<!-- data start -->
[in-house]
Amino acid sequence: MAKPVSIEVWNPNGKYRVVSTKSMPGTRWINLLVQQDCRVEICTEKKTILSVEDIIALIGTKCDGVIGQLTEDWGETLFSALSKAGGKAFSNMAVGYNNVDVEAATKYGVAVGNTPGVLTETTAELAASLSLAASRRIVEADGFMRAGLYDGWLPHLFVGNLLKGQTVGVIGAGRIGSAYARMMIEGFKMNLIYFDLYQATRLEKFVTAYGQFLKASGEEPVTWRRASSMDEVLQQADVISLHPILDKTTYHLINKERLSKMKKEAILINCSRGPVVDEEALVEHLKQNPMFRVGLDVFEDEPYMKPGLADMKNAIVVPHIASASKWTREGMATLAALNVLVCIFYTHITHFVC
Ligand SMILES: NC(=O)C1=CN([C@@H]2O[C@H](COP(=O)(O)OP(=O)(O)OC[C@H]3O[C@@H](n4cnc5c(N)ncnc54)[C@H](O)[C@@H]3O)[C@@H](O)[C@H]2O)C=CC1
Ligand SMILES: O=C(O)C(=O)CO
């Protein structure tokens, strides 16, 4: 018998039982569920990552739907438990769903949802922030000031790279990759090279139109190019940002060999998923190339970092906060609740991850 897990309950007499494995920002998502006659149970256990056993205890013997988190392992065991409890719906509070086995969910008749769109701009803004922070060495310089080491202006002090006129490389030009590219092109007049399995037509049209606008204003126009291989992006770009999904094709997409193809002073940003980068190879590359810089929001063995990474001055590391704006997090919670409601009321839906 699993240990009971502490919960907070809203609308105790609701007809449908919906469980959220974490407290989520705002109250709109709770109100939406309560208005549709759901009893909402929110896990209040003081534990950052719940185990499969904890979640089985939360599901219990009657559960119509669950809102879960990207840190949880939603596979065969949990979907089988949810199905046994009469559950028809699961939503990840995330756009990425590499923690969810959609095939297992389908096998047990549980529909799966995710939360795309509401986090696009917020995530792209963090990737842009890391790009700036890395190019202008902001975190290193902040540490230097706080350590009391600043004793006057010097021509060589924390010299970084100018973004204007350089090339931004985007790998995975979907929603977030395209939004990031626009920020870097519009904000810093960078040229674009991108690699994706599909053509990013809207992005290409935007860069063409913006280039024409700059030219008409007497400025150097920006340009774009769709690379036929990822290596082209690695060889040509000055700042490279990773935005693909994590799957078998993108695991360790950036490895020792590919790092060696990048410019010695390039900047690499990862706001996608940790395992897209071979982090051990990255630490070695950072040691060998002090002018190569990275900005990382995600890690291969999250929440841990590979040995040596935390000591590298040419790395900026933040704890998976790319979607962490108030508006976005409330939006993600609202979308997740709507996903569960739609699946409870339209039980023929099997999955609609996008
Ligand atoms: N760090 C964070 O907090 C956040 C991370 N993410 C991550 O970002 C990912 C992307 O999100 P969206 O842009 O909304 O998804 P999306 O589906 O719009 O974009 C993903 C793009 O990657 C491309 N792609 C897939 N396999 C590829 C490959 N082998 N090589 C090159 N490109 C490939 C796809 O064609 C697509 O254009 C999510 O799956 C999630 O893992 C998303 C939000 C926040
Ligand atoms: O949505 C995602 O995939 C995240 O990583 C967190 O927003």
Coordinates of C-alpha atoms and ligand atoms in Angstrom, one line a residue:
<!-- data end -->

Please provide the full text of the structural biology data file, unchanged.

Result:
[in-house]
Amino acid sequence: MAKPVSIEVWNPNGKYRVVSTKSMPGTRWINLLVQQDCRVEICTEKKTILSVEDIIALIGTKCDGVIGQLTEDWGETLFSALSKAGGKAFSNMAVGYNNVDVEAATKYGVAVGNTPGVLTETTAELAASLSLAASRRIVEADGFMRAGLYDGWLPHLFVGNLLKGQTVGVIGAGRIGSAYARMMIEGFKMNLIYFDLYQATRLEKFVTAYGQFLKASGEEPVTWRRASSMDEVLQQADVISLHPILDKTTYHLINKERLSKMKKEAILINCSRGPVVDEEALVEHLKQNPMFRVGLDVFEDEPYMKPGLADMKNAIVVPHIASASKWTREGMATLAALNVLVCIFYTHITHFVC
Ligand SMILES: NC(=O)C1=CN([C@@H]2O[C@H](COP(=O)(O)OP(=O)(O)OC[C@H]3O[C@@H](n4cnc5c(N)ncnc54)[C@H](O)[C@@H]3O)[C@@H](O)[C@H]2O)C=CC1
Ligand SMILES: O=C(O)C(=O)CO
């Protein structure tokens, strides 16, 4: 018998039982569920990552739907438990769903949802922030000031790279990759090279139109190019940002060999998923190339970092906060609740991850 897990309950007499494995920002998502006659149970256990056993205890013997988190392992065991409890719906509070086995969910008749769109701009803004922070060495310089080491202006002090006129490389030009590219092109007049399995037509049209606008204003126009291989992006770009999904094709997409193809002073940003980068190879590359810089929001063995990474001055590391704006997090919670409601009321839906 699993240990009971502490919960907070809203609308105790609701007809449908919906469980959220974490407290989520705002109250709109709770109100939406309560208005549709759901009893909402929110896990209040003081534990950052719940185990499969904890979640089985939360599901219990009657559960119509669950809102879960990207840190949880939603596979065969949990979907089988949810199905046994009469559950028809699961939503990840995330756009990425590499923690969810959609095939297992389908096998047990549980529909799966995710939360795309509401986090696009917020995530792209963090990737842009890391790009700036890395190019202008902001975190290193902040540490230097706080350590009391600043004793006057010097021509060589924390010299970084100018973004204007350089090339931004985007790998995975979907929603977030395209939004990031626009920020870097519009904000810093960078040229674009991108690699994706599909053509990013809207992005290409935007860069063409913006280039024409700059030219008409007497400025150097920006340009774009769709690379036929990822290596082209690695060889040509000055700042490279990773935005693909994590799957078998993108695991360790950036490895020792590919790092060696990048410019010695390039900047690499990862706001996608940790395992897209071979982090051990990255630490070695950072040691060998002090002018190569990275900005990382995600890690291969999250929440841990590979040995040596935390000591590298040419790395900026933040704890998976790319979607962490108030508006976005409330939006993600609202979308997740709507996903569960739609699946409870339209039980023929099997999955609609996008
Ligand atoms: N760090 C964070 O907090 C956040 C991370 N993410 C991550 O970002 C990912 C992307 O999100 P969206 O842009 O909304 O998804 P999306 O589906 O719009 O974009 C993903 C793009 O990657 C491309 N792609 C897939 N396999 C590829 C490959 N082998 N090589 C090159 N490109 C490939 C796809 O064609 C697509 O254009 C999510 O799956 C999630 O893992 C998303 C939000 C926040
Ligand atoms: O949505 C995602 O995939 C995240 O990583 C967190 O927003």
Coordinates of C-alpha atoms and ligand atoms in Angstrom, one line a residue: